Throngs of people poured into blood donation centers around Connecticut to help victims following Tuesday morning’s horrific acts of terrorism in New York City and Washington, D.C., which left thousands of people dead and tens of thousands injured in the nation’s military and financial headquarters.
E-mails flooded inboxes and papers posted around campus compelled students to “Do your duty” and donate blood. The Connecticut Red Cross has issued an urgent appeal for blood donations, and Yale students are invited to give blood Wednesday at Yale-New Haven Hospital’s Grace Pavilion from 7 a.m. to 5:45 p.m. and at the Omni-New Haven Hotel from 8 a.m. to 3:45 p.m. Blood drives are also scheduled for Friday. Anyone in good health who weighs 110 pounds or more and is at least 17 years of age may be eligible to donate.
After two planes crashed into the World Trade Center in lower Manhattan Tuesday, so many people swamped donation centers all over the state that many blood banks were forced to turn people away, radio and news reports said.
When Manhattan native Jonathan Kaufman ’02 heard about the attack, he felt helpless and horrified, but most of all scared. He could not locate his parents. So he did the only thing he could think of to do. Kaufman went directly to the New Haven chapter of the American Red Cross on Whitney Street and saw that donors had already started arriving.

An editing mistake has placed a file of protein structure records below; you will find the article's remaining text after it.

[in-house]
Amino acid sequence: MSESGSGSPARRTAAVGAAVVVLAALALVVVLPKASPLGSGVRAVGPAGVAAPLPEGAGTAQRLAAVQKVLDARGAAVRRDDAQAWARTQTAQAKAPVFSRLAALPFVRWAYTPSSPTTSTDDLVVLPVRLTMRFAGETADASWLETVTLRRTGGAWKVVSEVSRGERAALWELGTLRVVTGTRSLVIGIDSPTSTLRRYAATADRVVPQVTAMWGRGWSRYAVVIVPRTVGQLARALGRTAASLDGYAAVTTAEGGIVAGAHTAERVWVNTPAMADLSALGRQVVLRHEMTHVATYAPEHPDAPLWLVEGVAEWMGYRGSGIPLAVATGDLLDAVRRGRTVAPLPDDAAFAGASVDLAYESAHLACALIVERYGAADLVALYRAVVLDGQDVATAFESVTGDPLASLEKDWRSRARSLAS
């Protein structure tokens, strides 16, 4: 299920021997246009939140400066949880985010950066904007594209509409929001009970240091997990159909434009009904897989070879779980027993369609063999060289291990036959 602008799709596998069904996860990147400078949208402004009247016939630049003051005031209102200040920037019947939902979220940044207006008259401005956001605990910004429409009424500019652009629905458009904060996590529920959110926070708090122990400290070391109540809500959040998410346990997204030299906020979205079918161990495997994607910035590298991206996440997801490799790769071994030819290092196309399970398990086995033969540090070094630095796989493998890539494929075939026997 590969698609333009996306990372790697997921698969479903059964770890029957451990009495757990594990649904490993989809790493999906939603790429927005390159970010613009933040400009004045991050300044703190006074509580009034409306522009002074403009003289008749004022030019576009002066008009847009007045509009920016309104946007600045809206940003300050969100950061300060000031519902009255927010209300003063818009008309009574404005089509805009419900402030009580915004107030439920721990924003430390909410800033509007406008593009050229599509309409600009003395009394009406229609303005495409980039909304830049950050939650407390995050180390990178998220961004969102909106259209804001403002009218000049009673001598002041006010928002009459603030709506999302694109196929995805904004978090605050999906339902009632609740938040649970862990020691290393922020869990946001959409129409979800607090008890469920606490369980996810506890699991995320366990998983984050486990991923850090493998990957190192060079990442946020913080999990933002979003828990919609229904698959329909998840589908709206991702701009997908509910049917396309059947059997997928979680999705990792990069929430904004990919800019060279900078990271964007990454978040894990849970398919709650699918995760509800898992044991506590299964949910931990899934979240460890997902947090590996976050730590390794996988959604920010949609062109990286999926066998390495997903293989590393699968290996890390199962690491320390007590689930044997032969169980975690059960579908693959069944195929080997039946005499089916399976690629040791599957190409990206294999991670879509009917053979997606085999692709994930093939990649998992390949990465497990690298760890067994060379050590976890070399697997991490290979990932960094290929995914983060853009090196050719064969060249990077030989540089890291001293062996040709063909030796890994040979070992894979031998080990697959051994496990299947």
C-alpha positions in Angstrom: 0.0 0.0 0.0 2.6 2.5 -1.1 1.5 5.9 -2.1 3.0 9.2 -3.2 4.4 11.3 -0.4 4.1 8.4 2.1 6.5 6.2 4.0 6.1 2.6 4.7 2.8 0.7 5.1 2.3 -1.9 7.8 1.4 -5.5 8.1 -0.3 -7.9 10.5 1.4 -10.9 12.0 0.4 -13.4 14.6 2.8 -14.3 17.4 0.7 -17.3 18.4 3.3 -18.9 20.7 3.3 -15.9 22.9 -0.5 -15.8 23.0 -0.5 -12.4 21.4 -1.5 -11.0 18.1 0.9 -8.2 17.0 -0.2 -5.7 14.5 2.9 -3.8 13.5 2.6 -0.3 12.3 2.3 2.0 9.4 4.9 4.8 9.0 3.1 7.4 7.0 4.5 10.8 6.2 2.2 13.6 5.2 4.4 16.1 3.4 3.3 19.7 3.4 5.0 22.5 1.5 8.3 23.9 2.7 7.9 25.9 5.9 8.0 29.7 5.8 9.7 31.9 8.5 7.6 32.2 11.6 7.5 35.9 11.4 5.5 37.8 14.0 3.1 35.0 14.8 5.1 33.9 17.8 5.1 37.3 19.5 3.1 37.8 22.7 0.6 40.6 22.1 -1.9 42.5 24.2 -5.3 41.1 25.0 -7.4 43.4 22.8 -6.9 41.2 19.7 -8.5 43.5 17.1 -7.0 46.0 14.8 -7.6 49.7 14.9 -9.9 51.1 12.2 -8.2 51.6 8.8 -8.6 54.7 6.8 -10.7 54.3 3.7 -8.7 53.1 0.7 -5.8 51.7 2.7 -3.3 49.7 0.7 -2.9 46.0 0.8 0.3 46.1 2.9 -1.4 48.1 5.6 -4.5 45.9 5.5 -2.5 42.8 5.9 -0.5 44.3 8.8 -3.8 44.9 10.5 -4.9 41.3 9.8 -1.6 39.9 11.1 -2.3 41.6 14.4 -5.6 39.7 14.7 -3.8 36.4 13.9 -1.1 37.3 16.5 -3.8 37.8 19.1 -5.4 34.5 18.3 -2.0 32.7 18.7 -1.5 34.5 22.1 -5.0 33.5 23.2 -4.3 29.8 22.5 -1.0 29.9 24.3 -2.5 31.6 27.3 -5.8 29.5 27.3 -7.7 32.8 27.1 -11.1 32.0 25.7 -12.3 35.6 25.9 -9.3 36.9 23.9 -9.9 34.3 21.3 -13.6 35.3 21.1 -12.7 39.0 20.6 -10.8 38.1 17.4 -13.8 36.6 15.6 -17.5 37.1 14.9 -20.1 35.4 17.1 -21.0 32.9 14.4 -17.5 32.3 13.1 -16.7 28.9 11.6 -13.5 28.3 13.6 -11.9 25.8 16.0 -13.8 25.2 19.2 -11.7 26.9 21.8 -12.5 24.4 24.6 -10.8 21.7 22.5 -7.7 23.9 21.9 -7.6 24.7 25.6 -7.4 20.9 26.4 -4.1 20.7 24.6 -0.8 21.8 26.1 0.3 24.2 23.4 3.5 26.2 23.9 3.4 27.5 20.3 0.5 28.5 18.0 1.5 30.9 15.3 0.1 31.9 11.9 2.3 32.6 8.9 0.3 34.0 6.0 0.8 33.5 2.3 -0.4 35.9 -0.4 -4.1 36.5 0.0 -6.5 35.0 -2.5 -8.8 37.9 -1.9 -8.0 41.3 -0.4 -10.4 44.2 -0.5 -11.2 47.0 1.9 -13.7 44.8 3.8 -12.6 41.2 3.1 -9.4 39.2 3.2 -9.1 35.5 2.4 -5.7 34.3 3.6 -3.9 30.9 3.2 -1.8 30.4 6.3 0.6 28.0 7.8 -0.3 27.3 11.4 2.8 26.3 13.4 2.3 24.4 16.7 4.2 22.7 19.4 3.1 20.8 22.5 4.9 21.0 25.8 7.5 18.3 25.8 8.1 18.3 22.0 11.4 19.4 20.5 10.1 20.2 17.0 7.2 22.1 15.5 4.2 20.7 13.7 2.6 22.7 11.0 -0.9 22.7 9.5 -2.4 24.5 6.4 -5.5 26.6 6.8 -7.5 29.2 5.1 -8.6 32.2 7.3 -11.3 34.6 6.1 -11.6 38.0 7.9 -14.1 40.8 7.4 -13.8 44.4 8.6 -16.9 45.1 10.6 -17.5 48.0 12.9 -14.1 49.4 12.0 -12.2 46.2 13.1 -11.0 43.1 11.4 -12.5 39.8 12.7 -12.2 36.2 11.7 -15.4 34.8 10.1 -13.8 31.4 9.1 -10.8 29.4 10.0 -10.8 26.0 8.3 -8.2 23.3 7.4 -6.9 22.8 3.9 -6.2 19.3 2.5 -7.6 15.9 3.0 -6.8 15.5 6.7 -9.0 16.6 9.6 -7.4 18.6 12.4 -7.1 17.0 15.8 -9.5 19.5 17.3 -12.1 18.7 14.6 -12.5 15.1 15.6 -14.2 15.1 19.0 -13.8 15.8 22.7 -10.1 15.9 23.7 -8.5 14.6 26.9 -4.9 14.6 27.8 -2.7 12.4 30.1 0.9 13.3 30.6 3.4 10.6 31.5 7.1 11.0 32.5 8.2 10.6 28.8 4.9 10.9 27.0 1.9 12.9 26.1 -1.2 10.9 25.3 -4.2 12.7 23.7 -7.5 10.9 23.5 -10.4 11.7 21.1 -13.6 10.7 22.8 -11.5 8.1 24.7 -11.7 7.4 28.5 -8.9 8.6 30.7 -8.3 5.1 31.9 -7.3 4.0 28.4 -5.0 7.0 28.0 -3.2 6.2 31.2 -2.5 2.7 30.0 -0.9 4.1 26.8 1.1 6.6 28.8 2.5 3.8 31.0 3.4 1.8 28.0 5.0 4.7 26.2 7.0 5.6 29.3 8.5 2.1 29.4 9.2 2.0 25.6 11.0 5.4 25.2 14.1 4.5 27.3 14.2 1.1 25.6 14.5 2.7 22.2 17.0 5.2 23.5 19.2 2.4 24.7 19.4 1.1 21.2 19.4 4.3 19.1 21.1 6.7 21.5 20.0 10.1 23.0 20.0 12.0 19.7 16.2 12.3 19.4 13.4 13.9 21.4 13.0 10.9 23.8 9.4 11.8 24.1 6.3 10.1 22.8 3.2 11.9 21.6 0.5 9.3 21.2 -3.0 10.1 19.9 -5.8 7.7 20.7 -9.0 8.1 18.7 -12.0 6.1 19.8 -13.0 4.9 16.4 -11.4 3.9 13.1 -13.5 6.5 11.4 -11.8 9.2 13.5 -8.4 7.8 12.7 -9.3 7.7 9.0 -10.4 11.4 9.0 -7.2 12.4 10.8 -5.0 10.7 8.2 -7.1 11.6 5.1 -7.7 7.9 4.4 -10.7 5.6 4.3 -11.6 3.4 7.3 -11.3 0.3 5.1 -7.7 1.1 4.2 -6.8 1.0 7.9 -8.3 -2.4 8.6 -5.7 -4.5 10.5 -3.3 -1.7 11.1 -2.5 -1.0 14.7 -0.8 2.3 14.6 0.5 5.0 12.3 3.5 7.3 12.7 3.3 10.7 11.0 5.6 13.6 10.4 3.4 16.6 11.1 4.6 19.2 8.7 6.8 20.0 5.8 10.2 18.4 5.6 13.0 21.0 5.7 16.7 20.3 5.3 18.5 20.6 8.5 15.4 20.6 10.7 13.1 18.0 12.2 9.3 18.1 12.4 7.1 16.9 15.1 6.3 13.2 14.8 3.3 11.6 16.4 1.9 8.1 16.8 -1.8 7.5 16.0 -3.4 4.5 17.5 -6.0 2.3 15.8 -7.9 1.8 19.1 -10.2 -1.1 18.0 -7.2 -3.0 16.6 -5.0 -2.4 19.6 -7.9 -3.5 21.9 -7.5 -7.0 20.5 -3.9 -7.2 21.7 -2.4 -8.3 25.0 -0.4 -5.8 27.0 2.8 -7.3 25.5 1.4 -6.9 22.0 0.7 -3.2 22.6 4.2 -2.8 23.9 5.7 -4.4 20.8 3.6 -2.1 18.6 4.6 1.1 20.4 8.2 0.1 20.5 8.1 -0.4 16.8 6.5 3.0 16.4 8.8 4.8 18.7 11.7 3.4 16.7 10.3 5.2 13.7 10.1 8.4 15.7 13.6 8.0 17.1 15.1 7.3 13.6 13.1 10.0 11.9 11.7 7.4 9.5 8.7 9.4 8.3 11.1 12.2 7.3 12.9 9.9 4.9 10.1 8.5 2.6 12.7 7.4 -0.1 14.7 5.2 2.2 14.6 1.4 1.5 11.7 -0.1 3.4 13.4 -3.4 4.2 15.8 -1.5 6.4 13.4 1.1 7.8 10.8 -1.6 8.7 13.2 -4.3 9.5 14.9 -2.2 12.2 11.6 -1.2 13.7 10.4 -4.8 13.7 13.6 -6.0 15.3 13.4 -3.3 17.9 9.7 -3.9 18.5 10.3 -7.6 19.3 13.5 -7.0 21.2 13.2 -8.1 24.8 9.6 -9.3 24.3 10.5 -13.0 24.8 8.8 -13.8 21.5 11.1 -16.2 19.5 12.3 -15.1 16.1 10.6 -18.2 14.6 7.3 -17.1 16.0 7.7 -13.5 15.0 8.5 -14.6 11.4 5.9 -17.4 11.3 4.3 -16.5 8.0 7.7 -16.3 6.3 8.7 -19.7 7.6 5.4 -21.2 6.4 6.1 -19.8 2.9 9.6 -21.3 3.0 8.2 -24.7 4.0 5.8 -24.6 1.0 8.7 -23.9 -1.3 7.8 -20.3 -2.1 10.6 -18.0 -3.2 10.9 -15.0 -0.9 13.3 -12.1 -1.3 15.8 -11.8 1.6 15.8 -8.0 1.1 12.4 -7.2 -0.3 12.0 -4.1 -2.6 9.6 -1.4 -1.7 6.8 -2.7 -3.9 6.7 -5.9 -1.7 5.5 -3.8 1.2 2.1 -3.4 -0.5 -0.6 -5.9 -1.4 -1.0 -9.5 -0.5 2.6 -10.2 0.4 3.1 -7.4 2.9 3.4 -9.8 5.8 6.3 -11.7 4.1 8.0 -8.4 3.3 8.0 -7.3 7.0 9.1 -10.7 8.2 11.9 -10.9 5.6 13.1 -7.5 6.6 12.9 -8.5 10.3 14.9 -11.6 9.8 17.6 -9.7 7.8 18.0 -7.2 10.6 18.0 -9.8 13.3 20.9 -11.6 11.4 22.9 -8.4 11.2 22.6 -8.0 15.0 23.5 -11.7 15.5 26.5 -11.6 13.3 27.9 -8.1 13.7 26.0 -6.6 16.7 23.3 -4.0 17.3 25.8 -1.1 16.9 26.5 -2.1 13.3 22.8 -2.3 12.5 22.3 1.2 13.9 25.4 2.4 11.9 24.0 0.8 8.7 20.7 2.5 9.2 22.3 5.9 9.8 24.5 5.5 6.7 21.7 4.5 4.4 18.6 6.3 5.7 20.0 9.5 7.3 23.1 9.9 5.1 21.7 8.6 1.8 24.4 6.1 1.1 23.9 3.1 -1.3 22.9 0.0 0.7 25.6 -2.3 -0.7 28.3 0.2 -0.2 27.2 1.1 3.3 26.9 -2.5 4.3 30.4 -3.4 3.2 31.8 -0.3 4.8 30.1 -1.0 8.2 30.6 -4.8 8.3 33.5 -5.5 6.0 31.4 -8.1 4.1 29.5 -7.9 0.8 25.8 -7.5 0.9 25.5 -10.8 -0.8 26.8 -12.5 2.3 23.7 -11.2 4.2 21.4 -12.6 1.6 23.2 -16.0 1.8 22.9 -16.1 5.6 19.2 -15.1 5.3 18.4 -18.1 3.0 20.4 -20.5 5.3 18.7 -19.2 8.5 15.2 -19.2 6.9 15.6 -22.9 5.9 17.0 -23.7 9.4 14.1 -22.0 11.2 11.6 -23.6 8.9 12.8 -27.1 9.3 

Kaufman also organized a blood drive on campus, but that had to be cancelled Tuesday when relief workers discovered that no donation machines were available in all of Connecticut.
Most of the machines were already in use in hospitals with a higher victim load such as Greenwich and Fairfield, Kaufman speculated.
The Red Cross in Boston had no blood to send to New York City, Dr. Robert L. Jones, chief executive officer and president of the New York Blood Center, told The New York Times. He said the center was checking on supplies in Philadelphia.
Lines at the Omni and Yale-New Haven are expected to be long Wednesday as the local chapter of the Red Cross scrambles to boost blood supplies. To speed up the process, the Red Cross recommended that students call with their name, phone number and blood type, a spokesperson said. The Red Cross will then call the donors whose blood type is most needed to come in for an appointment.
“The main reason they want to know blood type is because if you have a rare blood type, like AB, they definitely want you,” Kaufman said.
Priority blood types are also O negative and A negative.
As of Tuesday evening, it was not clear whether blood supplies had reached official crisis level, the Red Cross spokesperson said.
In addition to blood, the local Red Cross is urgently requesting loans of laptop computers and cellular phones from students to keep abreast if victims arrive at St. Raphael Hospital and Yale-New Haven Hospital.
The immediate response to jump in and help was similar at other Ivy League campuses.
Students at Princeton said lines to donate blood were out of control, with too few workers to take blood.
“We have received e-mails not to go down to the Princeton Medical Center because there is an overabundance of donors and they can’t deal with the numbers,” said Kelly Shaeffer, a sophomore at Princeton. “Students were asked to wait to donate in the next couple of days.”